The Court need not belabor the point. Plaintiff has pled a plausible explanation for his delay in bringing the claim: he had no memory of the sexual abuse that had occurred when he was seven years old until 2010. Based on the flexible, equitable nature of the New Jersey discovery rule, as well as language in the River Dell case, the Court holds that Plaintiff should be allowed to make an argument for equitable tolling at a preliminary hearing. At that time, Plaintiff may present arguments and evidence that he fully repressed memories of his abuse until February 2010 and that to deny his claim would be inequitable, and Defendant may present arguments and evidence that defending a law suit long after the alleged injury occurred is unjust and outweighs Plaintiff’s interest in pursuing his claim against the Diocese. But such a matter needs to be resolved after a hearing, and Plaintiff’s claims cannot be dismissed now as a matter of law. 4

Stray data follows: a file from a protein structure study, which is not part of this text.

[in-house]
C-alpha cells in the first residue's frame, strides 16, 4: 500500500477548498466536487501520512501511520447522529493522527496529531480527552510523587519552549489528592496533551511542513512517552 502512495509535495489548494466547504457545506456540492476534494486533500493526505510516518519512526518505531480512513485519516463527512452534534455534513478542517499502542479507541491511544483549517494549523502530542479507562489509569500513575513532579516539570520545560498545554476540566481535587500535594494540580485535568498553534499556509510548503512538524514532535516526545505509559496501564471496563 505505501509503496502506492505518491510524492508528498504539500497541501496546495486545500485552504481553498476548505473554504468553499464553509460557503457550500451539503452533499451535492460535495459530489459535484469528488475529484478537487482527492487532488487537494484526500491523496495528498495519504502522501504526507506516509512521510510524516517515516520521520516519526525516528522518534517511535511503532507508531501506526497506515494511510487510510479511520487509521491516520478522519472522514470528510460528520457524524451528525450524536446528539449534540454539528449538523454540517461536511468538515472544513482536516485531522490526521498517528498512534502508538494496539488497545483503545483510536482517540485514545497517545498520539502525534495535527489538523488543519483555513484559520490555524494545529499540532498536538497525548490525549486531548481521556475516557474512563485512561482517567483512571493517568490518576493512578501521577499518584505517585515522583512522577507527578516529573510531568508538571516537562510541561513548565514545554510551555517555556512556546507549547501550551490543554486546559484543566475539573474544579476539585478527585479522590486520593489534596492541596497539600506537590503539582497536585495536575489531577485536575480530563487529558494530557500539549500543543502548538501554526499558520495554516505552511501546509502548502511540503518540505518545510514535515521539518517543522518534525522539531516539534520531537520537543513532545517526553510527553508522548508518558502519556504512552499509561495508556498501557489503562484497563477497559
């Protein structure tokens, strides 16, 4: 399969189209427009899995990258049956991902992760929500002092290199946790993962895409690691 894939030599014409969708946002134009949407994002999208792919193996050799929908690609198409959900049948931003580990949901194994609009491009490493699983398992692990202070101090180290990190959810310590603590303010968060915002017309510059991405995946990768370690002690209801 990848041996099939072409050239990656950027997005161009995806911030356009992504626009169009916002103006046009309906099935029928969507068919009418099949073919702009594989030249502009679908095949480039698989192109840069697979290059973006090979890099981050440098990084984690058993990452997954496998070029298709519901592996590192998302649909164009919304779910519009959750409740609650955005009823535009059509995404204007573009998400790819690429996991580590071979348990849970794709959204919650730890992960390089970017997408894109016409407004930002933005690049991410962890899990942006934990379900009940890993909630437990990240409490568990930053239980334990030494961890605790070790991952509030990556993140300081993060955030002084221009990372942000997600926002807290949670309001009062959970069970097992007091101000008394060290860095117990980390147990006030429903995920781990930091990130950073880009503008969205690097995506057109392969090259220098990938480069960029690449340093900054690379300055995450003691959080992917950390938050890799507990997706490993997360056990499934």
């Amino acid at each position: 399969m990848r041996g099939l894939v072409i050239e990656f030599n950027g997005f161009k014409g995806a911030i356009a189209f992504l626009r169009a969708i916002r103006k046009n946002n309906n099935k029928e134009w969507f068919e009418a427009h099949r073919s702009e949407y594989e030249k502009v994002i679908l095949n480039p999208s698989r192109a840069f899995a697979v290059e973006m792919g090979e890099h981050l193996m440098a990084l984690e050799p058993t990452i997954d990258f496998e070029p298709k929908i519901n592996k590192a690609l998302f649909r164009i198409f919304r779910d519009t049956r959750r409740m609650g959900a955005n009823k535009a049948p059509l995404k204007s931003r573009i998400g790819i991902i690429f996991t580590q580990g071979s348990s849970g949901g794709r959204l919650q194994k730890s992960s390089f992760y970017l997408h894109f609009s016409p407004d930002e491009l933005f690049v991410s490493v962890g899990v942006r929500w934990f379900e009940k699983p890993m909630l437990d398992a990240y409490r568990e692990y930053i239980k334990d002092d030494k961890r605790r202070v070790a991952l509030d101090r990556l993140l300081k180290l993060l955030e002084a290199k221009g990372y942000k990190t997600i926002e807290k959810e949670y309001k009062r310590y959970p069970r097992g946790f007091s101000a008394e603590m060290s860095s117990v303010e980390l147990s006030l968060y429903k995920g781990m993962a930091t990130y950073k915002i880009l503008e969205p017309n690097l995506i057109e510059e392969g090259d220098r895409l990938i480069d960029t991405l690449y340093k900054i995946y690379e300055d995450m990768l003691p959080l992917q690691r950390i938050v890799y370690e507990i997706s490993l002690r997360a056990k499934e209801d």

The Court will grant Defendant’s motion to dismiss Count I, but will deny the motion to dismiss Counts II & III; Plaintiff will have the burden of establishing that his remaining claims are timely as a matter of equitable tolling in a preliminary hearing to be commenced when Plaintiff, within 90 days hereof, files a motion for said hearing. Meanwhile, Defendant shall file its answer to Counts II & III of the Amended Complaint within fourteen (14) days of entry of the accompanying Order. The accompanying Order will be entered.

November 14, 2012


/s/ Jerome B. Simandle


Chief U.S. District Judge